Welcome to Jarwal, a small town located in the Bahraich district of Uttar Pradesh, India. Despite its size, Jarwal has a rich history and culture that is waiting to be explored. One of the main attractions in the area is the Lodheshwar Mahadev Mandir, a historical temple located in Mahadeva Ram Nagar, which is well described in old mythological stories. The temple is just 20 km away from Jarwal and is a must-visit for anyone interested in history and mythology.

Jarwal has a population of 19,289 according to the 2011 census of India. The town has a male population of 52.54% and a female population of 47.46%. The literacy rate in Jarwal is lower than the state’s average, with an average literacy rate of 49.83%. Male literacy is 55.09%, and female literacy is 43.94%. If you’re traveling with children, you’ll be interested to know that 17.53% of the population is under 6 years of age.

If you’re traveling to Jarwal, the nearest railway station is Jarwal Road, which is 9 km away from Jarwal Kasba. The town is well connected by road, and you can easily hire a taxi or take a bus to reach Jarwal.

Jarwal has a fascinating history that dates back to the 13th century. The Sayyids of Jarwal were well-known Taluqadars (feudal lords) of Awadh province. The Sayyids of Jarwal were descended from one Abu Talib, who was originally from Iran. During Genghis Khan’s invasion, Abu Talib fled with his family, first to Khorasan and then to Lahore. In 1286, his son Aziz ud-Din went to Delhi, and his own son Ala ud-Din eventually settled in Bado Sarai, in Barabanki district. Ala ud-Din had two sons: Jalal ud-Din and Jamal ud-Din. Jalal ud-Din incurred the ire of the Delhi sultan Ghiyath ud-Din Tughluq, who had him executed. Ghiyath ud-Din later tried to make amends to Jamal ud-Din by granting him 25,000 bighas of land, revenue-free, in Barhauli, on the south bank of the Gogra, and another 25,000 in Jarauli on the north bank. While Jamal ud-Din had no trouble establishing himself in Barhauli, he faced stiff resistance from Raja Chhatarsal, the Bhar ruler of Jarauli, and died without taking control of the fort of Jarauli. His son, Sayyid Zakariyya, finally gained control of the fort in 1340, probably because of military support from Muhammad bin Tughluq, who is known to have been in the Bahraich area during that year. In 1800, the Jarwal Sayyids displaced the Ansari Shaykhs and came to hold 276 out of 365 villages in the parganah, although their holdings thereafter declined rapidly to (a still formidable) 76 villages in 1877.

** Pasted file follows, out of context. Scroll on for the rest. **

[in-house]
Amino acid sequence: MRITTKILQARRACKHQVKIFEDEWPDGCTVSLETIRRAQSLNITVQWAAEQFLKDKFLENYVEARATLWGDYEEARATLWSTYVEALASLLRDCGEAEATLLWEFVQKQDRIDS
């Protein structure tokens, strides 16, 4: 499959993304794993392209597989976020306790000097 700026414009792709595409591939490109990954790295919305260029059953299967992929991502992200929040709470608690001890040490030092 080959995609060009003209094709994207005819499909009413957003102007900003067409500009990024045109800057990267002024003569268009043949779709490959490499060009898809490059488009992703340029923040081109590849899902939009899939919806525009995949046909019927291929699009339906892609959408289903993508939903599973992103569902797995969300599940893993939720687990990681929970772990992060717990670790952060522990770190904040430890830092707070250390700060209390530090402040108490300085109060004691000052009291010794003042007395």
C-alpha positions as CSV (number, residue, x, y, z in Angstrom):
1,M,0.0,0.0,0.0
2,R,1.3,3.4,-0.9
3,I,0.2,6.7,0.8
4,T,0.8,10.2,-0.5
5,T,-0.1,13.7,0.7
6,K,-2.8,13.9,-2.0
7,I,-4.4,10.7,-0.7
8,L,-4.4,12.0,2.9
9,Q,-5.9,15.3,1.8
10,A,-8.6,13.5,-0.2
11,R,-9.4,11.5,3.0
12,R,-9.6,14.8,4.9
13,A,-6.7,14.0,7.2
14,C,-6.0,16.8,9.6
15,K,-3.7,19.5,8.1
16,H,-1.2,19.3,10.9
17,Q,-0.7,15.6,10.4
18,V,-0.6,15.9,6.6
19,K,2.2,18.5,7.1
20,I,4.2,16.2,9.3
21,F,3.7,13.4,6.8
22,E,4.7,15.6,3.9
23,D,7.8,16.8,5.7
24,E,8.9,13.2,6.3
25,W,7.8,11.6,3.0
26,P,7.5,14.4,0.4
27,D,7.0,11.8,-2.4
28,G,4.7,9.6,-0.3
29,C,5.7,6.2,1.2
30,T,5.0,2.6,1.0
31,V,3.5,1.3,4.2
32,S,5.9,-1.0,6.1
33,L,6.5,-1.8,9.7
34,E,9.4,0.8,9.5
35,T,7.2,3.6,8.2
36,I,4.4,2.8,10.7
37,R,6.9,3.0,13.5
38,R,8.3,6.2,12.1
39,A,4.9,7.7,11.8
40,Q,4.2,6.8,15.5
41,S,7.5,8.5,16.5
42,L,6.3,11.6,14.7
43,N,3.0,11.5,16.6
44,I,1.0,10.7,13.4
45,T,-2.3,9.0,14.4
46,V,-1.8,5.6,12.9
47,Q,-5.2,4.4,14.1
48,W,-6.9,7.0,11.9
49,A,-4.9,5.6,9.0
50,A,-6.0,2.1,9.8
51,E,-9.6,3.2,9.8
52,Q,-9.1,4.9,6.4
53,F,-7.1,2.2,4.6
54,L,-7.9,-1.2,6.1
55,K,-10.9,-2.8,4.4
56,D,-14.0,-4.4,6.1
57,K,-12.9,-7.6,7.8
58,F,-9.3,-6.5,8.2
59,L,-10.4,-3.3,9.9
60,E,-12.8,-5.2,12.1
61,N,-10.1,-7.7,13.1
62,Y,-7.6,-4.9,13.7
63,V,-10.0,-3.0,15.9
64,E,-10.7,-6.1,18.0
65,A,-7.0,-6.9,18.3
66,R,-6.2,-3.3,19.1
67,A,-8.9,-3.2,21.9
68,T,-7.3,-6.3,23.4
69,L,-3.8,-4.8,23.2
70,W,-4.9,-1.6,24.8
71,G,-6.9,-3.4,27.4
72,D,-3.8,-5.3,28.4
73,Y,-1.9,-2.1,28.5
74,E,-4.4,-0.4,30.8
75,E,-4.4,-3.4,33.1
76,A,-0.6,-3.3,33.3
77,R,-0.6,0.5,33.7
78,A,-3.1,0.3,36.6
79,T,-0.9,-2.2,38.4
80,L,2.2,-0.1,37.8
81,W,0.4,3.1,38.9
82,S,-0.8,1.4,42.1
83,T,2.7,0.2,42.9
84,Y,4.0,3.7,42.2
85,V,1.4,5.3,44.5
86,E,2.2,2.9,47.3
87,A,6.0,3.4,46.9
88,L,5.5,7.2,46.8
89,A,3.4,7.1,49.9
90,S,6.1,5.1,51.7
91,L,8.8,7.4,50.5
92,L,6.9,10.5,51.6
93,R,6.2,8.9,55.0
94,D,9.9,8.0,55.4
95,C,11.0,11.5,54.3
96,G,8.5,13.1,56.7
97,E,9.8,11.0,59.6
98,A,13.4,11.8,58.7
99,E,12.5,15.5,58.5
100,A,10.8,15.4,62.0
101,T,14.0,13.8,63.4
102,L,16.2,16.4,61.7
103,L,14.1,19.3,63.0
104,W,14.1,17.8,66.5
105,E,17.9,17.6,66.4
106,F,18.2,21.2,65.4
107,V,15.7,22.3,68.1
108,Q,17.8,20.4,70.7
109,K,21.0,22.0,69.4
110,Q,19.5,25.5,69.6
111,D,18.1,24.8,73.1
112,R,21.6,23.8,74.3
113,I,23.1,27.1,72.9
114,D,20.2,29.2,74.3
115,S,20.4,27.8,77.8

If you’re interested in history, Jarwal is a great place to explore. You can visit the fort of Jarauli, which was once the stronghold of the Sayyids of Jarwal. The fort is now in ruins, but it still offers a glimpse into the town’s rich history. You can also visit the nearby town of Bahraich, which has several historical sites, including the tomb of Ghazi Saiyyad Salar Masud, a 12th-century Sufi saint.

In conclusion, Jarwal may be a small town, but it has a lot to offer for travelers who are interested in history and culture. Whether you’re visiting the town for the Lodheshwar Mahadev Mandir or exploring its rich history, Jarwal is a destination that should not be missed. So pack your bags and get ready to explore this hidden gem in Uttar Pradesh, India!

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